- cultural politics
- state censorship
- film censorship
- propaganda films
- amateur films
- learn about the main spaces of cinema in the period of state socialism
- review the context of cinema in that period with special attention paid to their own countries
- understand the complex mechanism of censorship and self-censorship
- understand the complicated interactions between trying to conform and being in opposition
- understand the forms and effects of film propaganda
- be open to artistic approaches to films
- be able to perform a complex analysis of the relationship between filmmakers and the authorities
- be able to appreciate the autonomy of art
- be able to appreciate the forms of opposition to the constraints of the party
- be able to find different kinds of information related to cinema, particularly ones related to their own countries
- be able to recognize the elements of propaganda in the films
- develop artistic sense through watching films and sketches
The lesson can help improve the following skills: critical skills, deepening knowledge, basic knowledge on the mechanism of film censorship during socialism, and the reasons behind the prohibitions.
by Barbara Hegedüs
The nature of censorship
After WW2, censorship became an essential tool for maintaining the totalitarian regimes that had come to power in Central and Eastern Europe. Its aim was to limit and filter information available to the public In each of the countries in the Eastern block, the mechanism operated in a similar way: there was a board under the direct control of the communist party which implemented the functions of censorship, although the term “censorship” itself was not useda. The actual practice and the extent of censorship varied over time and from country to country, and although it may have temporarily softened or intensified depending on the political changes, its nature and objectives remained consistent.
Although all fields of art suffered under censoship under Communism, it was especially true of the film industry. Film factories were nationalized and the filmmakers were controlled by the cultural policy of the state. In most countries, open violent repression was not commonplace, but numerous critical or oppositional intellectuals and artists were isolated and stigmatized as traitors. Artists learned how to obscure their messages in order to avoid censorship – criticism towards the system is not showndirectly in their films, but rather implicitly. Many times these films presented historical events which hinted at parallels with the present – the censors found these more difficult to object to, but attentive viewers were able to understand the references. Thus these films could cautiously criticize the regime through a coded language. Miklós Jancsó’s film, The Round-Up (Szegénylegények) from 1965 takes place after the Hungarian revolution and war of independence in 1848-49, but it presents the manipulative nature of a dictatorship.Through motifs of interrogations, intimidation and denunciation, the allusions towards the Hungarian revolution of 1956 and the establishment of the Kádár era are rather obvious – . Both the era of Alexander Bach in in the Habsburg Empire, after 1849 and the establishment of the Kádár era after 1956 were so-called “soft dictatorships,” applying sophisticated and revenge-driven power techniques, and both were upheld primarily by the military and the informer system.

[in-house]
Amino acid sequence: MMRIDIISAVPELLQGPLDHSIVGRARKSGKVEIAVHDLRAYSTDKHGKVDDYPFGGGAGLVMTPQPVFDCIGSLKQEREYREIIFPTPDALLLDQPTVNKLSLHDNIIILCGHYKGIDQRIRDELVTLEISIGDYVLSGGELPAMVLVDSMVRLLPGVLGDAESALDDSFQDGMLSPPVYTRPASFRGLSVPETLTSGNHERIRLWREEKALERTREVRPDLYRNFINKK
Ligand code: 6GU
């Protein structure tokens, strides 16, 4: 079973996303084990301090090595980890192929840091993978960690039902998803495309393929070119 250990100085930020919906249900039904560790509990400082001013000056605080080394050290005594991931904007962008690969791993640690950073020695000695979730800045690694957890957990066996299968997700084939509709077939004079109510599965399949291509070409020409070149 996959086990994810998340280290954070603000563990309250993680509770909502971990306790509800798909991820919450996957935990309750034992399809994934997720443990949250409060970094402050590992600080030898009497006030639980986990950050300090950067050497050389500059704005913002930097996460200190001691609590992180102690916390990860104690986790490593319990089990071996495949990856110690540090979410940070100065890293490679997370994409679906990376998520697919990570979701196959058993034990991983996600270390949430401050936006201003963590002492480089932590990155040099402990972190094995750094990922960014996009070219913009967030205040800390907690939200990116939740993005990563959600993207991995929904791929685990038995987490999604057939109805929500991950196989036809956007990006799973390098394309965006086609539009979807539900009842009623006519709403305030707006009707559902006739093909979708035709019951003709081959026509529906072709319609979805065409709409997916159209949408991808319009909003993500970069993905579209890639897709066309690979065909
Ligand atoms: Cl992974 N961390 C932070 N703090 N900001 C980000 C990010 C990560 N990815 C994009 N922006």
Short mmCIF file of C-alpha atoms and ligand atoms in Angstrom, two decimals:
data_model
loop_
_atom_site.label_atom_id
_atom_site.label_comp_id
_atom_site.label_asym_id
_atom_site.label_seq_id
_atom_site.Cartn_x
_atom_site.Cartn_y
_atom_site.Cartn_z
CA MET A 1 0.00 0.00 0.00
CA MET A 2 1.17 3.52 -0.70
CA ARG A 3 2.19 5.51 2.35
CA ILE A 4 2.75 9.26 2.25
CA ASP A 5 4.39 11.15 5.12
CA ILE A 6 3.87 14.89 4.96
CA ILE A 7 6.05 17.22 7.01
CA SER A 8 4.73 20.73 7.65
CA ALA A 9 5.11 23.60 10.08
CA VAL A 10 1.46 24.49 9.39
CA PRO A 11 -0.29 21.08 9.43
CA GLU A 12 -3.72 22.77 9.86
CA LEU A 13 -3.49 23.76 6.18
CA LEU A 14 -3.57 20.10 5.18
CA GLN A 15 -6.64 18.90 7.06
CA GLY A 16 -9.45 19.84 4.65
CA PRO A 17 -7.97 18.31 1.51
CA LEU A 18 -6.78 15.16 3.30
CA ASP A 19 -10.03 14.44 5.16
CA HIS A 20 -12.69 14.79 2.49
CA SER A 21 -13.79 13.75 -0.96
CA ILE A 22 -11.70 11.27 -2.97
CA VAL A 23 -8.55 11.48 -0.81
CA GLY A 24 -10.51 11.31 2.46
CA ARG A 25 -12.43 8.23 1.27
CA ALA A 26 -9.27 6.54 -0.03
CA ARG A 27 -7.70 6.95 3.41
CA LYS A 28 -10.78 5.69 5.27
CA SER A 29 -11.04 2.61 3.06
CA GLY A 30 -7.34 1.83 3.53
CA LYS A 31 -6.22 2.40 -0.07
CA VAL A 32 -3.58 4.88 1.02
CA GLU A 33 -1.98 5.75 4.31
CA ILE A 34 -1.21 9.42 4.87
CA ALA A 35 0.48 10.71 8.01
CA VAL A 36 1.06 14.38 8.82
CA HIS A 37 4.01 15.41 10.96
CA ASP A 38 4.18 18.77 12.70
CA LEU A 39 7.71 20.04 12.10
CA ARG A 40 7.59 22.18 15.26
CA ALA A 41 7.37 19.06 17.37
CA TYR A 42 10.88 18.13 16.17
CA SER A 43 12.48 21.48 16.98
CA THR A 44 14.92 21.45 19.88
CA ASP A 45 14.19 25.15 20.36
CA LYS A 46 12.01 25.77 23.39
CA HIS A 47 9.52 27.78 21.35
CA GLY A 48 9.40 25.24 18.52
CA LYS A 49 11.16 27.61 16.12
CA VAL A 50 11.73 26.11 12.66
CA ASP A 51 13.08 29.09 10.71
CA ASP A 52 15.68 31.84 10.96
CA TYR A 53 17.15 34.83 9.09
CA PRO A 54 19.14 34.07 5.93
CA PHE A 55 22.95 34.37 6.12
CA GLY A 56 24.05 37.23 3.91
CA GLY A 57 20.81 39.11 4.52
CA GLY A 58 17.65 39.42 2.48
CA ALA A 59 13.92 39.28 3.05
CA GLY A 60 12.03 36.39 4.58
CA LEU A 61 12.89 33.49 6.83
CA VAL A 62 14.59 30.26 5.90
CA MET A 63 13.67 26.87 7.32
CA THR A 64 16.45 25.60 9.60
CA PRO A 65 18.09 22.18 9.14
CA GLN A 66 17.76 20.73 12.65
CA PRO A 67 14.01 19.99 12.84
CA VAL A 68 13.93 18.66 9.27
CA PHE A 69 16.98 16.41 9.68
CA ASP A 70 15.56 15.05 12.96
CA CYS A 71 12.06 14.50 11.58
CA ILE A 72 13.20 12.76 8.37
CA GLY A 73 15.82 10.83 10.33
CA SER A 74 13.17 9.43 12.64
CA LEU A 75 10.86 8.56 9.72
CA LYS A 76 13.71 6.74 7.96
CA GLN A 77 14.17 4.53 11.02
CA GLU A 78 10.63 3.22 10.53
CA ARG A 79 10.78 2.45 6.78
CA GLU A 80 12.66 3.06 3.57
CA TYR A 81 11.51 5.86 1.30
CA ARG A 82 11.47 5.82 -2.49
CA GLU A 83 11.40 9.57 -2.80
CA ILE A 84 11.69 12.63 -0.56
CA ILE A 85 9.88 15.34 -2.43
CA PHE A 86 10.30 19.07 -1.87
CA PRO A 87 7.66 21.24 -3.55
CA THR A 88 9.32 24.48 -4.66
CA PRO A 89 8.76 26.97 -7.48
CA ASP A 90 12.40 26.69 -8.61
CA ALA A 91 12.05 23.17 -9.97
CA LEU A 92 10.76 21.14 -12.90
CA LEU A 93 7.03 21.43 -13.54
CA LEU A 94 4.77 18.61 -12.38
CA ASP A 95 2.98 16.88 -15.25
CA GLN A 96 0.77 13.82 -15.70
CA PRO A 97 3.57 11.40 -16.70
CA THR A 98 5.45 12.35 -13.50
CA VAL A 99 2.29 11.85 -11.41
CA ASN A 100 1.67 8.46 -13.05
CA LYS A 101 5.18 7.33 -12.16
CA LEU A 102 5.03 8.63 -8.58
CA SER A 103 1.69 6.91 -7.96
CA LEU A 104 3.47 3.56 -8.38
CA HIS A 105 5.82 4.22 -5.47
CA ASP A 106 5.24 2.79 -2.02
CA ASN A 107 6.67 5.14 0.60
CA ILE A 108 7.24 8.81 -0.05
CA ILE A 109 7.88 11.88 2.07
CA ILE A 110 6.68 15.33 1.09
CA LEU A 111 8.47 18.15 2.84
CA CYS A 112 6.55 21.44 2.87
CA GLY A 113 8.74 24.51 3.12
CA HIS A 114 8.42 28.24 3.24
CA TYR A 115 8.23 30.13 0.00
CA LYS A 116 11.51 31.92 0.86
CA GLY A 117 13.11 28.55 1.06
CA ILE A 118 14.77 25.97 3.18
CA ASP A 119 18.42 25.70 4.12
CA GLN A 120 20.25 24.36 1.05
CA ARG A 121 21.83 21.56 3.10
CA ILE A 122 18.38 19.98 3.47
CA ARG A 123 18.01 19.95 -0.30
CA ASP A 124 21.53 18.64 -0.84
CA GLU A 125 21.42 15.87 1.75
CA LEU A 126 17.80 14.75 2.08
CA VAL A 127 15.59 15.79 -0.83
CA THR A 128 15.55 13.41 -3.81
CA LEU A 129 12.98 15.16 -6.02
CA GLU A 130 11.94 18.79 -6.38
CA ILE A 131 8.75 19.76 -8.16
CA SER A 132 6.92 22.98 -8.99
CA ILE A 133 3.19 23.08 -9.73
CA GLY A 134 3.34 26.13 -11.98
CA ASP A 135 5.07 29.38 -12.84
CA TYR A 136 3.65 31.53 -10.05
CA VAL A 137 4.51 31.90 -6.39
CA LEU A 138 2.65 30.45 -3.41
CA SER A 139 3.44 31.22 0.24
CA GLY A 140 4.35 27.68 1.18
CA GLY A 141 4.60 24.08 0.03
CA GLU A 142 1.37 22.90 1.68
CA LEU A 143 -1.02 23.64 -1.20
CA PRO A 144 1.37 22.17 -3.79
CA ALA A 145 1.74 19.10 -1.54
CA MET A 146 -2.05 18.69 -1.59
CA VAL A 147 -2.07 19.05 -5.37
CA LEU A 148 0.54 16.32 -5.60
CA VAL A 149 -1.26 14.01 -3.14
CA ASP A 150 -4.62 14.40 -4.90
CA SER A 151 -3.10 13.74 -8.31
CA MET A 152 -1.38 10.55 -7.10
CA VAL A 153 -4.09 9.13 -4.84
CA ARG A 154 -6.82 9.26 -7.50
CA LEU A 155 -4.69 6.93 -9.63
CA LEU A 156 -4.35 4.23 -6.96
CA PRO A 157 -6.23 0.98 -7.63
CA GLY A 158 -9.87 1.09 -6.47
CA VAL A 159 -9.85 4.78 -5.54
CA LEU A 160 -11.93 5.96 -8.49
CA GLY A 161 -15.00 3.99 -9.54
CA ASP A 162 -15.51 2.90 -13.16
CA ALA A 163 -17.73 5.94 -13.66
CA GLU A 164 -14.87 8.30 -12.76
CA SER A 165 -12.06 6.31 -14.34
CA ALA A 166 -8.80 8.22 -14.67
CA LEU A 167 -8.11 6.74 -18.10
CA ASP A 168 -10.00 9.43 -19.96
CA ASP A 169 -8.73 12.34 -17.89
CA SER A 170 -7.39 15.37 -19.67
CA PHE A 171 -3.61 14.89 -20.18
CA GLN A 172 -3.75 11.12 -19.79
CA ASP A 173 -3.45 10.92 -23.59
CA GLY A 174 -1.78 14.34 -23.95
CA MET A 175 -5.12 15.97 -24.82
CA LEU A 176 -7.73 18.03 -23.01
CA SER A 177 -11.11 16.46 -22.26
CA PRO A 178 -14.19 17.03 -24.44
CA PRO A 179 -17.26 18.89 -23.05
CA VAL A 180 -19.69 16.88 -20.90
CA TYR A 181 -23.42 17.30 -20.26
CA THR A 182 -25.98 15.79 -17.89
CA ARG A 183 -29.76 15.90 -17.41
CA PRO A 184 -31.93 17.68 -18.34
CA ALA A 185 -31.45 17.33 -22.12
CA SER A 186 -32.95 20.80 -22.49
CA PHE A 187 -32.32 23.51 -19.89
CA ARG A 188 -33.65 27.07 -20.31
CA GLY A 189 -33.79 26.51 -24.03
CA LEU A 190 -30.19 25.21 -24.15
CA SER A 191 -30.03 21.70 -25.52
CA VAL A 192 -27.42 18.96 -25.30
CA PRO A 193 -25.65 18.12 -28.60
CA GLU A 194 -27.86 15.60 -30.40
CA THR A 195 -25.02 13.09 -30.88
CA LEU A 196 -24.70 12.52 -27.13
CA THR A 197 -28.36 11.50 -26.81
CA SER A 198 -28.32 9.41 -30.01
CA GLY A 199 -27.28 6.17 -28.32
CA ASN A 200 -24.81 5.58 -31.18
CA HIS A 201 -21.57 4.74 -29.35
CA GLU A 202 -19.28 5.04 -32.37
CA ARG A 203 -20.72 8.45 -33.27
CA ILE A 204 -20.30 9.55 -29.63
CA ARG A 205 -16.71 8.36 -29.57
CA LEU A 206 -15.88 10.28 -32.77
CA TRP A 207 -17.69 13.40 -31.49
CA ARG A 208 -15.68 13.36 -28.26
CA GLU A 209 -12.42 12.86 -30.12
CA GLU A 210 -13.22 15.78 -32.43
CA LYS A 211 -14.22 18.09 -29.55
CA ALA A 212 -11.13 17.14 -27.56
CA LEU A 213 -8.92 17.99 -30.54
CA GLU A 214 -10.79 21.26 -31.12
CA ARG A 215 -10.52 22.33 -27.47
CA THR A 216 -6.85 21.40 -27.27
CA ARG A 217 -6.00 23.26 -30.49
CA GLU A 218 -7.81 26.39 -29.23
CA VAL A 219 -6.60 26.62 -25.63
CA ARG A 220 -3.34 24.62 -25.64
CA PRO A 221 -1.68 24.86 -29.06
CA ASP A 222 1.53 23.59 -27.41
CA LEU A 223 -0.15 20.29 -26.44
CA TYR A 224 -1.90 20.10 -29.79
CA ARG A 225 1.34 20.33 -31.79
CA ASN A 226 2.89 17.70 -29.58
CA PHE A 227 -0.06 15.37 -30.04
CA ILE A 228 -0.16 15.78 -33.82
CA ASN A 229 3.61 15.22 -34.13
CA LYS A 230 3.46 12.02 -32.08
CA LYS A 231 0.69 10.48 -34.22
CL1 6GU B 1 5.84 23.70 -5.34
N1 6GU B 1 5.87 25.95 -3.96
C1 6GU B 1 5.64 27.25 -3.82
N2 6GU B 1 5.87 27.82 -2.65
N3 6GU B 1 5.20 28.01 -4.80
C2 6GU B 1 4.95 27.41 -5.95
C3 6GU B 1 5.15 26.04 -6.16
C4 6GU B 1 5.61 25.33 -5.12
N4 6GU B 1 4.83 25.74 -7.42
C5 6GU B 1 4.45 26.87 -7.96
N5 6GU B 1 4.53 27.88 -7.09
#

These Eastern European films received prominent prizes a number of times at international festivals. Andrzej Wajda’s film, the Man of Iron (Czlowiek z zelaza, 1981), was awarded the Golden Palm in Cannes, and tells of the birth of the Solidarity Movement.The 1961 Mother Joan of the Angels (Matka Joanna od aniolow) by Jerzy Kawalerowicz, won the Jury Prize in Cannes for an exorcism story set in the middle ages. Ferenc Kósa received a prize for best director at Cannes for Ten Thousand Days (Tízezer nap), a film which follows the fate of two men, a Hungarian village and its peasantry, over a period of thirty years. Jiří Menzel’s Closely Watched Trains (Ostře sledované vlaky) from 1967 tells a grotesque story of the forgotten men working at a train station during WW2.
Roman Polanski’s Knife in The Water (Nóz w wodzie) from 1962 was nominated for an Oscar – an upsetting thriller which takes place on a sailing boat, completely isolated from the world, and featuring only three characters. . Miloš Forman was nominated for an Oscar in 1968 for The Firemen’s Ball (Hoří, má panenko): the film tells the story of a provincial firemen’s ball that turns into a tragicomical collapse. István Szabó had been nominated several times for this prize, which he eventually won with Mephisto in 1981. The film discusses the relationship between the artist and the authorities in 1930s’ Germany.
Oppositional activities and criticism, however, had their boundaries. The authorities did not tolerate any questioning of the legitimacy of socialism, and even depicting the crimes of Stalinism was not possible for a long time. It was not advisable to criticize the Soviet Union, to praise the revolutions or to condemn the interventions. The socialist censorship was often merciless towards portrayals of eroticism, the so-called “deviations” from the norms, or what was believed by officials to be deviation – such as LGBT.